The Outlaw (February 5, 1943)

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Jane Russell in The Outlaw
 

Released February 5, 1943: Billy the Kid and Doc Holliday become friends after the Kid steals Doc Holliday's horse, and then the Kid takes Doc Holliday's girlfriend as well, but Sheriff Pat Garrett is hot on their trail.

Produced by Howard Hughes

Directed by Howard Hughes and Howard Hawks

The Actors: Jack Buetel (Billy the Kid), Jane Russell (Rio McDonald), Thomas Mitchell (Pat Garrett), Walter Huston (Doc Holliday), Mimi Aguglia (Guadalupe), Joe Sawyer (Charley), Gene Rizzi (stranger), Bobby Callahan (boy), Martin Garralaga (Mike the waiter), John Howard (face on the wanted poster), Ben Johnson (bit part), Dickie Jones (boy), Cecil Kellogg (officer), Ethan Laidlaw (deputy), Ted Mapes (guard), William Newell (drunk cowboy Fred), Emory Parnell (Dolan, the man entering the saloon), Edward Peil Sr. (Swanson), Wallace Reid Jr. (bystander), Julian Rivero (Pablo), Lee Shumway (card dealer), William Steele (deputy), Harry Strang (townsman in the Sheriff's office), Frank Ward (boy), Pat West (bartender)

 

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Open Fire at the Last Coo-Coo

Whether you are a fan of cowboy westerns or not, in my humble opinion this movie is a turning point in the history of big screen cowboys, and a ‘must see’ movie. Like many revolutionary things, it was not appreciated or enjoyed when it was shown in theaters, and alas, to this day many folk who write about the movie proclaim that it is a terrible example of a Western adventure. I may be the only one, but I think it was a stroke of genius on the part of the eccentric millionaire producer Howard Hughes. First off, the movie was filmed two years before the Hays Office would allow it to be shown in movie theaters. It was widely advertised that the cleavage of Jane Russell in her first motion picture was the reason, but there are examples of similar cleavage in earlier films that were not tampered with by the censors. I think that it was the overall sexy nature of her part of the story that bothered the censors. Up until this movie, everyone ‘knew’ that the leading girl in a cowboy movie should be a pretty, but prim and proper gal who needed to be rescued and helped by the good guys . . . . Not the sexy and saavy girlfriend of a bandit who will love the one she is with if she cannot be with the one she loves.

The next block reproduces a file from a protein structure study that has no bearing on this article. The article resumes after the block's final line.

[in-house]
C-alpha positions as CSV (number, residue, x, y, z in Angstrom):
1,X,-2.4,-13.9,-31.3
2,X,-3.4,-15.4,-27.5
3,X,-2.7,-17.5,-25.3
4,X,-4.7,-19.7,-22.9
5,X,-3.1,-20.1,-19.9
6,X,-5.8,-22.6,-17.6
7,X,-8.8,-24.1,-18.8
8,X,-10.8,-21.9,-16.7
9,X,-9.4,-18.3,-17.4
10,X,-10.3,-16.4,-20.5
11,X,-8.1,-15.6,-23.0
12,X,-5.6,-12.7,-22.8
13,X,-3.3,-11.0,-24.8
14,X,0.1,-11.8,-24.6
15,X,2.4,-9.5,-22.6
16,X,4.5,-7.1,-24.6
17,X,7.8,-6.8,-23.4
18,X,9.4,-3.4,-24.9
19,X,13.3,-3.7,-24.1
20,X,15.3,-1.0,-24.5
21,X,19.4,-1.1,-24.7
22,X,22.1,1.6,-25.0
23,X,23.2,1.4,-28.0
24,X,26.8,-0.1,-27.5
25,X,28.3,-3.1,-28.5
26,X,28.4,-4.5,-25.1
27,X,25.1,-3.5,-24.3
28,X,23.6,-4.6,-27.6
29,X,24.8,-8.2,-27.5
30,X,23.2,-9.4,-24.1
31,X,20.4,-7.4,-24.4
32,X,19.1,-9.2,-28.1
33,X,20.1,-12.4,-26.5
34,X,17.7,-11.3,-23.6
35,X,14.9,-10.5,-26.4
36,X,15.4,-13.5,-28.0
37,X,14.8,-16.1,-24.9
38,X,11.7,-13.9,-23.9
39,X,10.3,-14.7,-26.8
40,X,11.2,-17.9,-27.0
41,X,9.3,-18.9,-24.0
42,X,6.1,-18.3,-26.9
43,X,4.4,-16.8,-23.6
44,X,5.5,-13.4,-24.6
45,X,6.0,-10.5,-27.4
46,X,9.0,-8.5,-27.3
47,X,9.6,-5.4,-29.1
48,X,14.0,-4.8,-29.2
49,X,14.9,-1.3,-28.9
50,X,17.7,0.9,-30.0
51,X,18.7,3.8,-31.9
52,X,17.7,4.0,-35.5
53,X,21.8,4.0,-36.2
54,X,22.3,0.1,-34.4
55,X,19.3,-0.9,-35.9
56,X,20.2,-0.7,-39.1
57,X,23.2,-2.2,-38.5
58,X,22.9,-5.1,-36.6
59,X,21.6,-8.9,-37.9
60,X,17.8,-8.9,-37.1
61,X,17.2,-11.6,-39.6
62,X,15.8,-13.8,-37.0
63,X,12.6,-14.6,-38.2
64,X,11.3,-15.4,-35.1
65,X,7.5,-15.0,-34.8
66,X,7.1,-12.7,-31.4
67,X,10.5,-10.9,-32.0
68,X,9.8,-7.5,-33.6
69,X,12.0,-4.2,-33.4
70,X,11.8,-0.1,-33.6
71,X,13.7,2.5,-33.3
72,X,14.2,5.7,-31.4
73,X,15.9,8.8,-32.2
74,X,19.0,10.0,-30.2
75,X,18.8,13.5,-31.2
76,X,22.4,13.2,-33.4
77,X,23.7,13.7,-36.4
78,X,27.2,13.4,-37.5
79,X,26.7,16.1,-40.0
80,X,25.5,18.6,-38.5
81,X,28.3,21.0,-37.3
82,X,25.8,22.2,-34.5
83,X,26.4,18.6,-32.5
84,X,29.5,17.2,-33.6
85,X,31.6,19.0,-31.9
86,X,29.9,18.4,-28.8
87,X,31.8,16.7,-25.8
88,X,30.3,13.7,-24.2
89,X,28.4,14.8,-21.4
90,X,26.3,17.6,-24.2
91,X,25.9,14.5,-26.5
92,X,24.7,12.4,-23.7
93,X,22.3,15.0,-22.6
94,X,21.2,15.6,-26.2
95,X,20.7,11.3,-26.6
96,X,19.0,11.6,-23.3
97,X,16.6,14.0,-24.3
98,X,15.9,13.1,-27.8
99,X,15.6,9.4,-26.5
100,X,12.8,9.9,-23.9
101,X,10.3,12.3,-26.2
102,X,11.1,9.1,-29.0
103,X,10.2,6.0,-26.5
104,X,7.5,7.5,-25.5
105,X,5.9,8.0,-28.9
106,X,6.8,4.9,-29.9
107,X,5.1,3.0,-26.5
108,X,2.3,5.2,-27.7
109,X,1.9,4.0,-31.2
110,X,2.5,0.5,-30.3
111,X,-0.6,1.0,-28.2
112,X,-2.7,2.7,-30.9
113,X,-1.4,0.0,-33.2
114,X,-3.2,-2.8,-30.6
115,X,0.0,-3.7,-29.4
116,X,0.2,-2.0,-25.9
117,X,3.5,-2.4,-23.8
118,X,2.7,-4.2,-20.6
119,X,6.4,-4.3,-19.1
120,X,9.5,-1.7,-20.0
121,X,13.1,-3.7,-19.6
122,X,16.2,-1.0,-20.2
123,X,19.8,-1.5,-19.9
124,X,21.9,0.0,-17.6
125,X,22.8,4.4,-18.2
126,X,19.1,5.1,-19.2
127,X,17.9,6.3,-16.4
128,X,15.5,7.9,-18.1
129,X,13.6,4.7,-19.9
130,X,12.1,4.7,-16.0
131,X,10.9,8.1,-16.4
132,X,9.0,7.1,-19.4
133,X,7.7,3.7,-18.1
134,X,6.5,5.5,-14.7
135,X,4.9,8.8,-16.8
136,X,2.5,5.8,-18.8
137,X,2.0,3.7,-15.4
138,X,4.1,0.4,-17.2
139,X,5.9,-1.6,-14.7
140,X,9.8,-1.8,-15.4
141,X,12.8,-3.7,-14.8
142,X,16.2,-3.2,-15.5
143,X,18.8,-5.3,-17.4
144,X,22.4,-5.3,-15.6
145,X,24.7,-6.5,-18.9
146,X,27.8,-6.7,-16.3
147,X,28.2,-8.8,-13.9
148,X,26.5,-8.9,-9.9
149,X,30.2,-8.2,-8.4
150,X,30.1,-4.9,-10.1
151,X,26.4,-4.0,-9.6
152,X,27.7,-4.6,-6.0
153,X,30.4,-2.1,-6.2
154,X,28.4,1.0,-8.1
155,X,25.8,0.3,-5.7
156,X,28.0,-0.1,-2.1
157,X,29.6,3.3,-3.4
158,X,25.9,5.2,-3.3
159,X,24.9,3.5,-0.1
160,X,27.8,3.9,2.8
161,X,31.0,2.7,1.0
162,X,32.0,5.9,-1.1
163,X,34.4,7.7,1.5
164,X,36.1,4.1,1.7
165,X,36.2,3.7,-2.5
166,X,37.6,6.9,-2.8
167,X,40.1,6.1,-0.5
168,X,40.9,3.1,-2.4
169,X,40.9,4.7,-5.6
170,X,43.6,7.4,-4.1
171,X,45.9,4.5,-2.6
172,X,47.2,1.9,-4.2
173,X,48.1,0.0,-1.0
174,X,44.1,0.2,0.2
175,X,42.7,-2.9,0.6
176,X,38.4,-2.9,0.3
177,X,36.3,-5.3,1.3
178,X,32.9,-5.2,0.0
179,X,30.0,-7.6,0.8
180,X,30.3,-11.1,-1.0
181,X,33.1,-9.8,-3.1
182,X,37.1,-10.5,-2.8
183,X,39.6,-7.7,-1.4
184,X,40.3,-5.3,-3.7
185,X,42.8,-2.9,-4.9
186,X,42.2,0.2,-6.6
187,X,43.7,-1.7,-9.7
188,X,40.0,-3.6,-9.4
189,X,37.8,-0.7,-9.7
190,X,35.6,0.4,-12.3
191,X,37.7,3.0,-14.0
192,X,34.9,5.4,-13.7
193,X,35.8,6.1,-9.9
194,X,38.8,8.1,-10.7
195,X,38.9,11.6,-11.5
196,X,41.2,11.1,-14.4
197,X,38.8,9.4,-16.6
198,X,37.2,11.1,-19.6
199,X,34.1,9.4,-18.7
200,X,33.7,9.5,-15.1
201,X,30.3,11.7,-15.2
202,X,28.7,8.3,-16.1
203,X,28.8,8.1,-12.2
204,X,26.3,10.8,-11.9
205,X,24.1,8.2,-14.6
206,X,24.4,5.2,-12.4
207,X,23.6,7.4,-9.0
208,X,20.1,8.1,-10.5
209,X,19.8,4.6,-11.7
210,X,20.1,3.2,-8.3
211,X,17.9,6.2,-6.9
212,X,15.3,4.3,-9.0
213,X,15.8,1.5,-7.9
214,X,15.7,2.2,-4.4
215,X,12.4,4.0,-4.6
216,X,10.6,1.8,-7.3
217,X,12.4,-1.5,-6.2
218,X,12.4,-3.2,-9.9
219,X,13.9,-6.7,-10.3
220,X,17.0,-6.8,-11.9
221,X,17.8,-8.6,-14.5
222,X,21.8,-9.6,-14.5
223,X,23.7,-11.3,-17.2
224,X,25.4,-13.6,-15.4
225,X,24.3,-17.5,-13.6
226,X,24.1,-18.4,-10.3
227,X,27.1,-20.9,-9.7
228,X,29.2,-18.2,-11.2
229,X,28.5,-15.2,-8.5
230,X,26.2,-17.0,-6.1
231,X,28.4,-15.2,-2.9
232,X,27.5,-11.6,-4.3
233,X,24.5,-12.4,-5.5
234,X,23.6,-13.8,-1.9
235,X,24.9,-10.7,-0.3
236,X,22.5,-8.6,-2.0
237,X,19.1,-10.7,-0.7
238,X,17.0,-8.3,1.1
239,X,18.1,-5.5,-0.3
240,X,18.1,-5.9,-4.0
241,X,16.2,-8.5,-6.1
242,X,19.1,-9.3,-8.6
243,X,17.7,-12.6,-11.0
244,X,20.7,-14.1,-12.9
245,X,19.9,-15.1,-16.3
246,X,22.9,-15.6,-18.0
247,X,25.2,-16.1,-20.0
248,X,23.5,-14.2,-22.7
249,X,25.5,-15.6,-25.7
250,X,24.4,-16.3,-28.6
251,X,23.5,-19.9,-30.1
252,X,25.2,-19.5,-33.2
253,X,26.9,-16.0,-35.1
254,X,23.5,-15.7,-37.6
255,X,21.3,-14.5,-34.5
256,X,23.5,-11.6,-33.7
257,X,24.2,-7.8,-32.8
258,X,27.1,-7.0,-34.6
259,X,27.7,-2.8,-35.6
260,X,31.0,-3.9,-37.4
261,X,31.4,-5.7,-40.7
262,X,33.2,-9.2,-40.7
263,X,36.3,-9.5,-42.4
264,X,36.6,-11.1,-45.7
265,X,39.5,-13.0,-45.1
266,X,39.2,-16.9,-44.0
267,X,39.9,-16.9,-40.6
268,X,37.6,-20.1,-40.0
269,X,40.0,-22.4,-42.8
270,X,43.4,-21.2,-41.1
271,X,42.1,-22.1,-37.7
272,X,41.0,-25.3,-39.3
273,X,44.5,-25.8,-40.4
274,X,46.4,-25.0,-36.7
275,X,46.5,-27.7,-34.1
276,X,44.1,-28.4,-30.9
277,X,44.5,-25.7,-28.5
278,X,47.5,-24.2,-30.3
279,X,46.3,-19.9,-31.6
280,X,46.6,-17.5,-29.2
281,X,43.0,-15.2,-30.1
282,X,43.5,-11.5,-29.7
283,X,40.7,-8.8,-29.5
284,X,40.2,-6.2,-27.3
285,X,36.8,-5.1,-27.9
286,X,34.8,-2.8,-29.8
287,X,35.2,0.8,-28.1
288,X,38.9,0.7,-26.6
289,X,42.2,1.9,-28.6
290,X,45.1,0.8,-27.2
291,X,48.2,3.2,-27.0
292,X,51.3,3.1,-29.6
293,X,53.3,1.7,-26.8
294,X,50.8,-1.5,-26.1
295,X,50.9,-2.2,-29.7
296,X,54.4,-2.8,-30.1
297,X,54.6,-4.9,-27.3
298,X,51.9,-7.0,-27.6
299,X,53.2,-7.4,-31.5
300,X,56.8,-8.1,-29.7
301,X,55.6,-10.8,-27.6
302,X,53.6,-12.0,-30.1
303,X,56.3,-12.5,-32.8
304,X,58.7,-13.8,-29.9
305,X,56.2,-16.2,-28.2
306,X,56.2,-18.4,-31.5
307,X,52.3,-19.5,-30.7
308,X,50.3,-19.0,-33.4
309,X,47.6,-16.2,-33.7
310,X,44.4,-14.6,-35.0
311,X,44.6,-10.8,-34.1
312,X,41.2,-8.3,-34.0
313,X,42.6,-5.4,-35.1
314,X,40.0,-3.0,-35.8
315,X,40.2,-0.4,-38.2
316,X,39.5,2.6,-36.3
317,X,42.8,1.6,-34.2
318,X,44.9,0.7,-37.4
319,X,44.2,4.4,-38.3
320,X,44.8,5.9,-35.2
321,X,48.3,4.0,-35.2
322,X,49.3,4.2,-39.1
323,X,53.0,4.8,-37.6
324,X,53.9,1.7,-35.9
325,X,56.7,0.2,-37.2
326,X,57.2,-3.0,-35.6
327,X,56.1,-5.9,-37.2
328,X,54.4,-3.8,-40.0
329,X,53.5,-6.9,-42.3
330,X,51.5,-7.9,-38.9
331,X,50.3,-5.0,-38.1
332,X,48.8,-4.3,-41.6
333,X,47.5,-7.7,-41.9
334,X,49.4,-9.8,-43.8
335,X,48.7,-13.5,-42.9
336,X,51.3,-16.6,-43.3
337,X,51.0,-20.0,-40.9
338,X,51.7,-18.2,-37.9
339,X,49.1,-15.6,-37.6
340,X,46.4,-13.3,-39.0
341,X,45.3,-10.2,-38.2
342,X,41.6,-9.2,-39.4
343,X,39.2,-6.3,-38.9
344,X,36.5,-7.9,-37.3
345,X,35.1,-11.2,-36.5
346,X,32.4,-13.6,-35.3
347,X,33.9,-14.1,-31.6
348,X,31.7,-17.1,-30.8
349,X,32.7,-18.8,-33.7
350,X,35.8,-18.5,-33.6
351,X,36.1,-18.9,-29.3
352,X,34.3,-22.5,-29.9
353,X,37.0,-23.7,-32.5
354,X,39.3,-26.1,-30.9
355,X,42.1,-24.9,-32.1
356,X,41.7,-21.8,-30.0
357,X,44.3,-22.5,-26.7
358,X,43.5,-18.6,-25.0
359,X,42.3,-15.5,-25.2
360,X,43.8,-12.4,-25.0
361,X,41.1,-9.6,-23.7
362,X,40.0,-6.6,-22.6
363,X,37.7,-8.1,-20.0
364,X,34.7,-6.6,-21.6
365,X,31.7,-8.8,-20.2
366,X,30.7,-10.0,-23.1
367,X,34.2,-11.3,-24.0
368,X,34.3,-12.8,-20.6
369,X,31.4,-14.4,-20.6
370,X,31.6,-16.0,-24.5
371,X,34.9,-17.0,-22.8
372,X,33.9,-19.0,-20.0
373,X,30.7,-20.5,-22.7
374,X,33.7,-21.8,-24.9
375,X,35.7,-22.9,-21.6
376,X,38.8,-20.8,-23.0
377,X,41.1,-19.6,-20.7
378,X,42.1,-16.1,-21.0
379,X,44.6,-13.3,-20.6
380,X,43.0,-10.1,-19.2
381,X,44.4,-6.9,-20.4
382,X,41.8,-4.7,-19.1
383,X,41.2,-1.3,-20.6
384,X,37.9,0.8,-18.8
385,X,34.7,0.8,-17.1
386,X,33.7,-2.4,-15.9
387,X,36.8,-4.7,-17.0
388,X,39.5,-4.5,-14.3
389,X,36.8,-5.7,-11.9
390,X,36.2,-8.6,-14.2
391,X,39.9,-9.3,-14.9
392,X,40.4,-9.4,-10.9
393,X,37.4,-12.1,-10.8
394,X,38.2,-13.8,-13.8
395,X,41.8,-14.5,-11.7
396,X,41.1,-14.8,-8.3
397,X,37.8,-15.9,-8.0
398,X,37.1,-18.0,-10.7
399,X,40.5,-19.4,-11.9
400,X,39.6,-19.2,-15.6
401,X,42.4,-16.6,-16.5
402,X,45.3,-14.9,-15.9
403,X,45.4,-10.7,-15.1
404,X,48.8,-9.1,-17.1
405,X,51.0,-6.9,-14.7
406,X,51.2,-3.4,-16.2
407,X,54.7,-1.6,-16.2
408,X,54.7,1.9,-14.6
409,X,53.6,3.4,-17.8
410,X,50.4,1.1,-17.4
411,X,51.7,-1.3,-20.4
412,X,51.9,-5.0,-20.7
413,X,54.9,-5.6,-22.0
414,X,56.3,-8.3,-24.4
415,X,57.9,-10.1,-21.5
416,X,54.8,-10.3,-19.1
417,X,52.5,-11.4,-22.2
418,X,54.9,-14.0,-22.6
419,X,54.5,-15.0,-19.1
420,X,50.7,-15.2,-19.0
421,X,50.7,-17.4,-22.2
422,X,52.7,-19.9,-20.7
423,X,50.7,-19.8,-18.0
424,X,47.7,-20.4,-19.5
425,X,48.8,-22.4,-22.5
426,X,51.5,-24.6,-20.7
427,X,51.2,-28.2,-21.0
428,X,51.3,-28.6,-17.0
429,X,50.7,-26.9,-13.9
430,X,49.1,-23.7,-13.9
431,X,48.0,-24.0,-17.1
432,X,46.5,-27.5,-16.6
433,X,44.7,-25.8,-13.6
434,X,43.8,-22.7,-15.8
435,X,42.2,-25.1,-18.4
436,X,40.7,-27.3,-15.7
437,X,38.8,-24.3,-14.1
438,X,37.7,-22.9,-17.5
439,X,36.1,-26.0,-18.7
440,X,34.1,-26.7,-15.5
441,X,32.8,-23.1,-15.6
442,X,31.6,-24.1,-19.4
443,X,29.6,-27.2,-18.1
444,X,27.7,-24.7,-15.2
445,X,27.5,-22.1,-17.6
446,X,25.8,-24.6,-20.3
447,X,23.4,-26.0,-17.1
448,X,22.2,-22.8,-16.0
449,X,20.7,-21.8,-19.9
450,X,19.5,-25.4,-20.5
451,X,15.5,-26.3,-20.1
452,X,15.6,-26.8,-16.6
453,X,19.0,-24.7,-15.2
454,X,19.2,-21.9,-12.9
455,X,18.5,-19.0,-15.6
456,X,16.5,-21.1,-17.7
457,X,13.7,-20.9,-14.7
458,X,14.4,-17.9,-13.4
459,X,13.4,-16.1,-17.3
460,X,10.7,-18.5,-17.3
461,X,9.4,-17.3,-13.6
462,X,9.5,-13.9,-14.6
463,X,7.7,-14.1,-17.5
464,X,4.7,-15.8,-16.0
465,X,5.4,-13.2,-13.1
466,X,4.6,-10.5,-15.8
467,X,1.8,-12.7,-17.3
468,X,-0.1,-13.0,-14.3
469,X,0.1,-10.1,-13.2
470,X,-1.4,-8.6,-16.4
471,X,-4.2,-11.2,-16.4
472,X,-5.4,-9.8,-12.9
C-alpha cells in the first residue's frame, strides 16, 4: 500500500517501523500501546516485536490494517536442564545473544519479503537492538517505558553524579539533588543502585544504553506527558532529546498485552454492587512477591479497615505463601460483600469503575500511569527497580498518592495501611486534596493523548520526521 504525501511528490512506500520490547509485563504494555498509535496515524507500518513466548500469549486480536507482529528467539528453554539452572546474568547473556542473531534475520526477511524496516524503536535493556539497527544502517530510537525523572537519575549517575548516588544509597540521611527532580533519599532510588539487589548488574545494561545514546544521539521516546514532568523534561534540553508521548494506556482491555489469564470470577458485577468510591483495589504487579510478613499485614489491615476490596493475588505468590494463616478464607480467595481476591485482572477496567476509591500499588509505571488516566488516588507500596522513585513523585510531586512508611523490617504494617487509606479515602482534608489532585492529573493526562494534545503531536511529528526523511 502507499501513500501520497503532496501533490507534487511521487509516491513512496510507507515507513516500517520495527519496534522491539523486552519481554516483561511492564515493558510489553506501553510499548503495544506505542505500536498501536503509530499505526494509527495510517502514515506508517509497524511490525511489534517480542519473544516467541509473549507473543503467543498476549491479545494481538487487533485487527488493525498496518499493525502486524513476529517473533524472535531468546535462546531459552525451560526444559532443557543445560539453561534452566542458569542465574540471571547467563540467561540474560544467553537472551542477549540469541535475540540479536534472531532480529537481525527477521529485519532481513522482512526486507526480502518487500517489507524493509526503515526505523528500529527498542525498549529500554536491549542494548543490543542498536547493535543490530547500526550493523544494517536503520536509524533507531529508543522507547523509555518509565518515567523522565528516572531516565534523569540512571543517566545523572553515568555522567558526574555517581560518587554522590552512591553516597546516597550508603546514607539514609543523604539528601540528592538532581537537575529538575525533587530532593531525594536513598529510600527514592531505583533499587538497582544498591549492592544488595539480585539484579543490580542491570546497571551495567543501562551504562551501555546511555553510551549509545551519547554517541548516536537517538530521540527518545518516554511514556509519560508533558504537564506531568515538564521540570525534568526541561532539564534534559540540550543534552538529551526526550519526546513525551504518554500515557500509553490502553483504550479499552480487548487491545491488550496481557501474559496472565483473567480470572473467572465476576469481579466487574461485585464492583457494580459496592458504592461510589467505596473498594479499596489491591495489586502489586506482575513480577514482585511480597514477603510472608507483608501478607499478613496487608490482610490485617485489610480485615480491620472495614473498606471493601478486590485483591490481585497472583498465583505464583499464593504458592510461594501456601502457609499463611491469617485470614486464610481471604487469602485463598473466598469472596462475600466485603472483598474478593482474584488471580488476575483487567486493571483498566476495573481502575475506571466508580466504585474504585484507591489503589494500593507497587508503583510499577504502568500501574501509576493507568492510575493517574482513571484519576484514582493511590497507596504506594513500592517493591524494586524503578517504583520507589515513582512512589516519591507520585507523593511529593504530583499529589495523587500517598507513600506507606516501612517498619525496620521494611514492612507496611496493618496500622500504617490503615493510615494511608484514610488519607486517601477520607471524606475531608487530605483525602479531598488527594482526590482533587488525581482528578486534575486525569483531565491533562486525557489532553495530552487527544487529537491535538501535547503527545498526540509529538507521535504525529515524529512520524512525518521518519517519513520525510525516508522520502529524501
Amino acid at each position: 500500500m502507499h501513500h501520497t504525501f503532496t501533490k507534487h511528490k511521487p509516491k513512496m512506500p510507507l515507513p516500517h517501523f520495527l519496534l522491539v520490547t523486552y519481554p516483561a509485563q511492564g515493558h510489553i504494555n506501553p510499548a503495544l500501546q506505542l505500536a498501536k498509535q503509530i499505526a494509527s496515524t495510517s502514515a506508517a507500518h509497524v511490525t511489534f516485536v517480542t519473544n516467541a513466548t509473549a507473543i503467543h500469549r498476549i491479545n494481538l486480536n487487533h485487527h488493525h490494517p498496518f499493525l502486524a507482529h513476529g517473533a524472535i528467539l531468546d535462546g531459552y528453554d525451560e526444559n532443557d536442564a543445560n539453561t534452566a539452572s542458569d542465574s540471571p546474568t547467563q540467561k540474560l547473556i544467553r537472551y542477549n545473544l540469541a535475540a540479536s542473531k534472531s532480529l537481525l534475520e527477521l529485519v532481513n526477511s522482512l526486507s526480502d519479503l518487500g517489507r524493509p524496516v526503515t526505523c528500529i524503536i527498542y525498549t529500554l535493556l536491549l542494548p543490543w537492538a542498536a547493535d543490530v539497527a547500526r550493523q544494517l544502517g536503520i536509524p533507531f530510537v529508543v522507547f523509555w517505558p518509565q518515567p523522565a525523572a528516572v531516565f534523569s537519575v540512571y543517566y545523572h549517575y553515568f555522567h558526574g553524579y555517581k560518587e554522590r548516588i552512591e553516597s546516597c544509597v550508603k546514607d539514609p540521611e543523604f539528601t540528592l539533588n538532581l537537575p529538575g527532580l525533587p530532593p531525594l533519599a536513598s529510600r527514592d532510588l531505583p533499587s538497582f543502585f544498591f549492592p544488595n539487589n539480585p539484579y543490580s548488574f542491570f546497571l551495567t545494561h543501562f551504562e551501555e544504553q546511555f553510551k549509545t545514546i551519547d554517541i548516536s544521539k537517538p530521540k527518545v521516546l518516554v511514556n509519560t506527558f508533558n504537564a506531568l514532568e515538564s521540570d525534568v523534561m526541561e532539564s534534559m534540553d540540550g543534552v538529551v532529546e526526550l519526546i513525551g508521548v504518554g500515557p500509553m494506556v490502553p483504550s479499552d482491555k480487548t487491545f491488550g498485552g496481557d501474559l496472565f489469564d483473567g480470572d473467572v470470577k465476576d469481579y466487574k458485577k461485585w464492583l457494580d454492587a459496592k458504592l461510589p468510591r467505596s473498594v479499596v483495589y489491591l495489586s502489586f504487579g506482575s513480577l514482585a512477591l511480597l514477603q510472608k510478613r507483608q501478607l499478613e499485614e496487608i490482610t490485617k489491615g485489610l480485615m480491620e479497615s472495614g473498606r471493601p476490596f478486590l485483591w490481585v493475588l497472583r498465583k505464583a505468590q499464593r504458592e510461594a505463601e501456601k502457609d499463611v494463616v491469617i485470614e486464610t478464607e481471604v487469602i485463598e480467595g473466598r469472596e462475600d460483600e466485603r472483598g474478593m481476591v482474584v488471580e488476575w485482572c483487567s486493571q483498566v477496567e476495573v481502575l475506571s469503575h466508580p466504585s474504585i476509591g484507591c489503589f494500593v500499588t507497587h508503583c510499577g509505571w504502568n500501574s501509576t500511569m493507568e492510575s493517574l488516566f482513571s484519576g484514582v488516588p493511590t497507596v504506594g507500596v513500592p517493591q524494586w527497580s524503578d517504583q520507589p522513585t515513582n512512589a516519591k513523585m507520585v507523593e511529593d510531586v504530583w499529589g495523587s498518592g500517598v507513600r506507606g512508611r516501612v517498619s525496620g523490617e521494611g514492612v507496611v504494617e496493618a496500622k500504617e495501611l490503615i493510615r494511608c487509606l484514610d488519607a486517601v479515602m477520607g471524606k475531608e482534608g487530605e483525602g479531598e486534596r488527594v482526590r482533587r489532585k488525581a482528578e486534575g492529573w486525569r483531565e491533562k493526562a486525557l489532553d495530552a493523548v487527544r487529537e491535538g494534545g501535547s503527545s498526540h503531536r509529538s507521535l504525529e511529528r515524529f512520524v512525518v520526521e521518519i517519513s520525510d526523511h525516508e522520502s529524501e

This movie is, I believe, the first sexy American Western movie targeted at adult movie patrons instead of the little kids on Saturday afternoon matinees. This is also one of the first cowboy stories that focuses on the lives of the outlaws instead of the white-hat good guys. This is the first cowboy movie . . . . Indeed, possibly one of the first American movies in general . . . . That incorporates the amazing, witty conversation style long used by the British in movies, integrating the comedy relief right into the story. Some American reviewers claim that this movie has a muddled plot that doesn’t know whether it wants to be a comedy or a serious cowboy story . . . . Because a good cowboy adventure has a wacky side-kick to bring the comedy relief that the drama demands, and this movie doesn’t have one character who brings the smiles amid the tumbleweed terror. Each of the main characters in this movie will have script lines scattered throughout the story that are hilarious, and they say them with a straight and serious face. If you have enjoyed many of the British movies that I share, you will recognize the witty way that this is accomplished. On the face of it the story is about Marshal Pat Garrett who is chasing Billy the Kid and Doc Holliday, and history is tossed to the wind, but not drama, comedy, and . . . . . Yes . . . . . Even sex is deftly integrated into an amazing tale of the Wild West that you might just enjoy and remember. In additon to sexy Jane Russell in her first movie there is a really, really good cowboy adventure. Pop a big bowl of white kernel popcorn with plenty of warm melted butter drizzled over it and enjoy the show.

Gene Rizzi
Gene Rizzi
Jack Buetel
Jack Buetel
Jack Buetel
Jack Buetel
Jack Buetel and Walter Houston
Jack Buetel and Walter Houston
Jack Buetel and Walter Houston
Jack Buetel and Walter Houston
Jack Buetel
Jack Buetel
Jack Buetel as Billy the Kid
Jack Buetel as Billy the Kid
Jack Buetel
Jack Buetel
Jane Russell
Jane Russell
Jane Russell
Jane Russell
Jane Russell
Jane Russell
Jane Russell and Jack Buetel
Jane Russell and Jack Buetel
Jane Russell and Jack Buetel
Jane Russell and Jack Buetel
Jane Russell and Walter Houston
Jane Russell and Walter Houston
Jane Russell
Jane Russell
Mimi Aguglia
Mimi Aguglia
Mimi Aguglia and Walter Houston
Mimi Aguglia and Walter Houston
Mimi Aguglia
Mimi Aguglia
Thomas Mitchell
Thomas Mitchell
Thomas Mitchell
Thomas Mitchell
Thomas Mitchell
Thomas Mitchell
Thomas Mitchell
Thomas Mitchell
Thomas Mitchell and Jack Buetel
Thomas Mitchell and Jack Buetel
Thomas Mitchell and Jack Buetel
Thomas Mitchell and Jack Buetel
Thomas Mitchell and Walter Houston
Thomas Mitchell and Walter Houston
Thomas Mitchell
Thomas Mitchell
Walter Houston
Walter Houston
Walter Houston
Thomas Mitchell and Jack BuetelWalter Houston
Walter Houston and Jack Buetel
Walter Houston and Jack Buetel
Watler Houston and Jane Russell
Watler Houston and Jane Russell
Walter Houston
Walter Houston
Walter Houston
Walter Houston
William Newell and Pat West
William Newell and Pat West